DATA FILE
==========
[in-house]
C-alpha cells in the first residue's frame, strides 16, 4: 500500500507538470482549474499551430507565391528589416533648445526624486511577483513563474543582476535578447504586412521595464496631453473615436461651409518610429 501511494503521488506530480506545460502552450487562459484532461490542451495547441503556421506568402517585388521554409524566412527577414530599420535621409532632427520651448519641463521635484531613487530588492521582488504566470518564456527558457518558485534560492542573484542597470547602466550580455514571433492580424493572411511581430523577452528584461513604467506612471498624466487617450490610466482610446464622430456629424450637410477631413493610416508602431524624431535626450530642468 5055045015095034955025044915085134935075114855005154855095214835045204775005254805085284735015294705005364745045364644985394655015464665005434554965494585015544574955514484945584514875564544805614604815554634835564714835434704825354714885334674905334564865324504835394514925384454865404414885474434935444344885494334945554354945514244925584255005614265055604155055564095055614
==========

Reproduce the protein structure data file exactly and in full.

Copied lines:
[in-house]
C-alpha cells in the first residue's frame, strides 16, 4: 500500500507538470482549474499551430507565391528589416533648445526624486511577483513563474543582476535578447504586412521595464496631453473615436461651409518610429 501511494503521488506530480506545460502552450487562459484532461490542451495547441503556421506568402517585388521554409524566412527577414530599420535621409532632427520651448519641463521635484531613487530588492521582488504566470518564456527558457518558485534560492542573484542597470547602466550580455514571433492580424493572411511581430523577452528584461513604467506612471498624466487617450490610466482610446464622430456629424450637410477631413493610416508602431524624431535626450530642468 5055045015095034955025044915085134935075114855005154855095214835045204775005254805085284735015294705005364745045364644985394655015464665005434554965494585015544574955514484945584514875564544805614604815554634835564714835434704825354714885334674905334564865324504835394514925384454865404414885474434935444344885494334945554354945514244925584255005614265055604155055564095055614